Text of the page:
Erika Christakis’ article in this month’s Atlantic Monthly “The New Preschool Is Crushing Kids” has generated a lot of attention in the blogosphere. Slate’s Laura Moser asks “what’s the alternative” in her response in Slate this week.
Both articles are well worth reading. Christakis’ argument, that pre-school that is too focused on curriculum and “table tasks” is bad for kids is probably true, but just like the velocity of an object is only interesting when you consider the frame of reference of the observer (Einstein, “Special Relativity”, 1905) Moser points out that 75% of families have all adults working and don’t have much option but to use childcare of some kind or another.
Low-income families face an even tougher problem. According to Kids Count, a national effort of the Annie E. Casey Foundation, about 2/3 of families with children under 18 are headed by a single-parent. Since 1996, the federal welfare system has effectively required parents to work in order to receive benefits. Washington provides childcare to about 50,000 – 70,000 kids as part of this system. If we’re going to require parents to work, we have to provide safe, reliable, and effective childcare in order to make that possible.
Most of Christakis’ concern is about “average” programs. The Tennessee program reported on heavily this Fall seems like (from a West Coast frame) to be an example of this – not well funded, low teacher education requirements, and no system for assessing the quality of the actual program delivery.
We neglect vital teacher-child interactions at our peril. Although the infusion of academics into preschool has been justified as a way to close the achievement gap between poor and well-off children, Robert Pianta, one of the country’s leading child-policy experts, cautions that there is “no evidence whatsoever” that our early-learning system is suited to that task. He estimates that the average preschool program “narrows the achievement gap by perhaps only 5 percent,” compared with the 30 to 50 percent that studies suggest would be possible with higher-quality programs. Contrasting the dismal results of Tennessee’s preschool system with the more promising results in places such as Boston, which promotes active, child-centered learning (and, spends more than twice the national average on preschool), lends further credence to the idea that preschool quality really does matter.
Single parents don’t have much choice other than to use childcare. It’s pretty hard to assess the quality of a particular childcare setting unless you’ve seen a lot of them, something that typically isn’t true for new moms. So, Washington provides a rating system that tries to tease out the difference between soul-crushing academic drill and kill, indifferent daycare with a blaring TV and little stimulation, dangerously inattentive care settings, and the kind of care that actually improves outcomes for kids.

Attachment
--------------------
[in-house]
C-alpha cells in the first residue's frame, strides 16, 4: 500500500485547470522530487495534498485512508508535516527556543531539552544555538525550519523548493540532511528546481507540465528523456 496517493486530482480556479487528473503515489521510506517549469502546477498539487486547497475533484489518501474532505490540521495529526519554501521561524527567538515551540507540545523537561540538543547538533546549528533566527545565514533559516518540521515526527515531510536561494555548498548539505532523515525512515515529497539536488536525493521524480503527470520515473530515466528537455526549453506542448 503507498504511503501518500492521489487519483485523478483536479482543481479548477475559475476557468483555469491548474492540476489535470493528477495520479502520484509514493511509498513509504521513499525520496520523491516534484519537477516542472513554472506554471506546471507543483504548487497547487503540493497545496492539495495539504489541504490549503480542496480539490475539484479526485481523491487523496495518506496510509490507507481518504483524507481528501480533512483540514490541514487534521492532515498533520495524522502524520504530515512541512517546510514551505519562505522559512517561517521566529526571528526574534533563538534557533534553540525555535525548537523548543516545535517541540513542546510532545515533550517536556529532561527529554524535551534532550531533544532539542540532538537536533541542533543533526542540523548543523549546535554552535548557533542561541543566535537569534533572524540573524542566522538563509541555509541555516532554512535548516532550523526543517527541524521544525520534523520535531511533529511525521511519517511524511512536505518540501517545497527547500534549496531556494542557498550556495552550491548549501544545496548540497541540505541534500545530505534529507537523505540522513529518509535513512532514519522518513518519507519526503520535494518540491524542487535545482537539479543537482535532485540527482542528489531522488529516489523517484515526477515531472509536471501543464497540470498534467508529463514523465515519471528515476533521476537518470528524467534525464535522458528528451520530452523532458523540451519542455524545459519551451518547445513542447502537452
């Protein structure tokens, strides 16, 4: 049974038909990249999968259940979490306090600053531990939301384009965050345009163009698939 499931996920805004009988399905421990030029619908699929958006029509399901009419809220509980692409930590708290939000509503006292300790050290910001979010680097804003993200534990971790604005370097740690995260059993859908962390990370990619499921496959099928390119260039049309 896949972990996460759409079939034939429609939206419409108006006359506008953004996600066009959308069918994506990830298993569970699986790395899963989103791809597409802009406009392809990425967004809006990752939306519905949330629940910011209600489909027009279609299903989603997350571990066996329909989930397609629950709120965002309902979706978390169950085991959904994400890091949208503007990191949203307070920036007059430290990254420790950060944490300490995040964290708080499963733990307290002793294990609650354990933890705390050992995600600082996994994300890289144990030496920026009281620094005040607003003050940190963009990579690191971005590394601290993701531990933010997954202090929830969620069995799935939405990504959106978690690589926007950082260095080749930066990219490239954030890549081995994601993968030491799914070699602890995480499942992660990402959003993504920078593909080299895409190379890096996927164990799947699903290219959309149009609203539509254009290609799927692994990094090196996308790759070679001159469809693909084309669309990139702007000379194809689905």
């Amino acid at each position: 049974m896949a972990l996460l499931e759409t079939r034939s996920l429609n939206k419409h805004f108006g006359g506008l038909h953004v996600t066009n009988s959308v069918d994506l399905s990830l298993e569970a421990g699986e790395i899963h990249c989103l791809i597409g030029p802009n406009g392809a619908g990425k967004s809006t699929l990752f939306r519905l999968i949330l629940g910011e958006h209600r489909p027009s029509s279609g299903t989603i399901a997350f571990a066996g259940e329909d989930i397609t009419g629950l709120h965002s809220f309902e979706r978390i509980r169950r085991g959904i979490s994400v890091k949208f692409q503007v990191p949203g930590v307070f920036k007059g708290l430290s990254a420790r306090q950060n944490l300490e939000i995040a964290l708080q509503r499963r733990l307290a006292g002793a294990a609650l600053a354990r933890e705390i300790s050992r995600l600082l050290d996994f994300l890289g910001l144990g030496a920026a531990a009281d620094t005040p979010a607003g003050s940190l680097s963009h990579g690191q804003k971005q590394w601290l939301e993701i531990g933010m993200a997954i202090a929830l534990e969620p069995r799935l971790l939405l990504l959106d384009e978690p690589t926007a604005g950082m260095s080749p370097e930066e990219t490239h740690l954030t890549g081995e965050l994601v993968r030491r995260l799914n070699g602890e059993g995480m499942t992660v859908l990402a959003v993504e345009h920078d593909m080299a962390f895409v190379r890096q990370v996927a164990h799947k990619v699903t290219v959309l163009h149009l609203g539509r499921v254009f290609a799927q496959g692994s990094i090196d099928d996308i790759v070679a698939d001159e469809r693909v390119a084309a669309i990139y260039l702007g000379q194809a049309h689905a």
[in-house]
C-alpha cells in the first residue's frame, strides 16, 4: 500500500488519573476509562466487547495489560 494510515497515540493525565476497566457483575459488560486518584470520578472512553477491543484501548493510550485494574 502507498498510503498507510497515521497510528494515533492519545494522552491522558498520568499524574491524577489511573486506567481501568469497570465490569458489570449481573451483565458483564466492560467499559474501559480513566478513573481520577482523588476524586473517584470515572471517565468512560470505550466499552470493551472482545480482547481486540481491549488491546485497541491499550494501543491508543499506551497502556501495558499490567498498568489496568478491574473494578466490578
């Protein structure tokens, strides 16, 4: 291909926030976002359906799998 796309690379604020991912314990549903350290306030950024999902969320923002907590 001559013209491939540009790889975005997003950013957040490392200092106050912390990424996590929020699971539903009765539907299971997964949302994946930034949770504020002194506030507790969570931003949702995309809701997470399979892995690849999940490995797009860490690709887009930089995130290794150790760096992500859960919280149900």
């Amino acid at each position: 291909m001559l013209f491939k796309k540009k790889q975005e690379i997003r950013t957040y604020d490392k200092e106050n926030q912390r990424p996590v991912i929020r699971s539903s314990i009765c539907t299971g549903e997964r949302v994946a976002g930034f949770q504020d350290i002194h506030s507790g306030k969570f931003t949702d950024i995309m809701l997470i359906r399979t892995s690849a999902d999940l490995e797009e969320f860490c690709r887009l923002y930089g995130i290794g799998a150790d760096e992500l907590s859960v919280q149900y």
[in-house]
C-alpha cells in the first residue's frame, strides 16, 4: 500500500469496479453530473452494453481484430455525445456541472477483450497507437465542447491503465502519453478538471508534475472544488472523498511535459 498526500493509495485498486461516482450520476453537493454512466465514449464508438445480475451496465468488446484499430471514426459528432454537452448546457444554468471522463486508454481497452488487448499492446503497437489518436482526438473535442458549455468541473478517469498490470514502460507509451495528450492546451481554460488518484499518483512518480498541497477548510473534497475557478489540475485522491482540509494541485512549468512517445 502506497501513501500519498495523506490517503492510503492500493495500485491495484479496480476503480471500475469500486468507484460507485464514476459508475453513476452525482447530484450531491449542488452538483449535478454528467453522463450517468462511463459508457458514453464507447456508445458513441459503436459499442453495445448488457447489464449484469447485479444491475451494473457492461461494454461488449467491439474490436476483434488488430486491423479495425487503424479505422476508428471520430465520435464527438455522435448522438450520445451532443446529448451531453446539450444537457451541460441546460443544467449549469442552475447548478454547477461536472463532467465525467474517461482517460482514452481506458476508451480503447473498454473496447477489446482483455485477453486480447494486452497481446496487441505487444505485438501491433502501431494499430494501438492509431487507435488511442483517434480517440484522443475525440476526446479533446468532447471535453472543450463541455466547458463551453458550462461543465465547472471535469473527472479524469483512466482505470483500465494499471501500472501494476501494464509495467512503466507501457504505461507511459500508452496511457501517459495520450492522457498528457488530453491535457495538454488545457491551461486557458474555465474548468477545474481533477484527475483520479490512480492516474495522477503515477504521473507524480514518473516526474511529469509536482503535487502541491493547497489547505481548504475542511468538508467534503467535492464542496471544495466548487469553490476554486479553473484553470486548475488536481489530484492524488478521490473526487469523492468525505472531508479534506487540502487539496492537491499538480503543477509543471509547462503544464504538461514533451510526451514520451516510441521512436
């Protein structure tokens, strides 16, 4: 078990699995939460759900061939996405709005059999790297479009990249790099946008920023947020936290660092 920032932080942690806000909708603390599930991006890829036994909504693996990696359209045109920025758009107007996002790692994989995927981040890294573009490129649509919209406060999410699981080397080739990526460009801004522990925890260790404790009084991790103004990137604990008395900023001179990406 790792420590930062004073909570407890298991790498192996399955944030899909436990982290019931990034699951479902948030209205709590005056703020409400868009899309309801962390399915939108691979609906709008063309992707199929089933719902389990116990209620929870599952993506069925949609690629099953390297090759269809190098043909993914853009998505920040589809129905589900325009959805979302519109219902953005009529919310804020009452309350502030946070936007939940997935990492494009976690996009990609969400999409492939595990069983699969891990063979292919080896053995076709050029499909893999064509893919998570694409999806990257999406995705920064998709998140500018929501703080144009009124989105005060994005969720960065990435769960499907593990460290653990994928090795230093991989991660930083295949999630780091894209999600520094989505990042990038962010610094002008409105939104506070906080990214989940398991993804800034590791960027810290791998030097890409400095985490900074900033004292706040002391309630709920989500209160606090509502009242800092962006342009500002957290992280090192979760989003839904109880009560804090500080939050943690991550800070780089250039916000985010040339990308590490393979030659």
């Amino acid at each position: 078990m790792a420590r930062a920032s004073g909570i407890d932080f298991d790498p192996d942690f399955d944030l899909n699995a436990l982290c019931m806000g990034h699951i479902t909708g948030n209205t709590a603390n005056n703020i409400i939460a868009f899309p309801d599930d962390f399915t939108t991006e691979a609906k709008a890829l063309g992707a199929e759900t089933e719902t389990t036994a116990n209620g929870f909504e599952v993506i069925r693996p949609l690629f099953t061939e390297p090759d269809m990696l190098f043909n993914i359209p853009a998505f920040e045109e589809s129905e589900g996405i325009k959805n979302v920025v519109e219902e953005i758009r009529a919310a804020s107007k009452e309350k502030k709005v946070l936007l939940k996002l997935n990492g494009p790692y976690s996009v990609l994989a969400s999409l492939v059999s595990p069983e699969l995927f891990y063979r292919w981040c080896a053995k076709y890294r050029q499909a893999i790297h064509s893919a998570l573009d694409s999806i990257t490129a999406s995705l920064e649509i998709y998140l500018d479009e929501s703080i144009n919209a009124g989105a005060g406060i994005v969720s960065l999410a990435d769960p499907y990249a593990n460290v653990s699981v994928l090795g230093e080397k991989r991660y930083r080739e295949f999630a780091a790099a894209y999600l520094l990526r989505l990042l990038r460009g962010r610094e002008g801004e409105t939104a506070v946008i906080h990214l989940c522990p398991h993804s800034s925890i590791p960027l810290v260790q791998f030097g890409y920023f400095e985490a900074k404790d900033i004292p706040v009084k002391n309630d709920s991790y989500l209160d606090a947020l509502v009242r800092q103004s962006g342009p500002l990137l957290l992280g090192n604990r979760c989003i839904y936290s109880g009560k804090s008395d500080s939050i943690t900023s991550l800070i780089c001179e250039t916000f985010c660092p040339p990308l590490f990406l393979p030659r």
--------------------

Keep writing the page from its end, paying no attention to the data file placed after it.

In trying to point out what distinguishes programs that do get the kind of results that make a difference for kids Christakis says “According to experts such as the Yale professor Edward Zigler, a leader in child-development and early-education policy for half a century, the best preschool programs share several features: They provide ample opportunities for young children to use and hear complex, interactive language; their curriculum supports a wide range of school-readiness goals that include social and emotional skills and active learning; they encourage meaningful family involvement; and they have knowledgeable and well-qualified teachers.”
The best programs, far from “crushing kids,” are seeing huge impacts on the kindergarten readiness of low-income children, gains that are persisting through their entire elementary school career. The kindergarten readiness assessment we use (WaKIDs) gets at the social-emotion and physical developmental readiness of our littlest learners in addition to their cognitive development. This helps keep programs on track to do balanced development of the child, and not to focus needlessly on academics.
Washington’s rating system for pre-school tries to tease out the elements that Christakis and other researchers find helpful – the quality of interaction between the teacher and the child. This turns out to be hard, but an increasingly well-understood effort. Our program is called “Early Achievers” and it provides ratings of programs based on a wide set of attributes that contribute to a high quality program.
If we are going to have a society that requires parents to work (and it seems like we are) then I think Moser’s question is more relevant – “compared to what?” We can create preschool programs that are fun and stimulating, without the soul-killing drill and kill of direct instruction. By doing it well we can have more impact on the opportunity gap than we can with any other investment.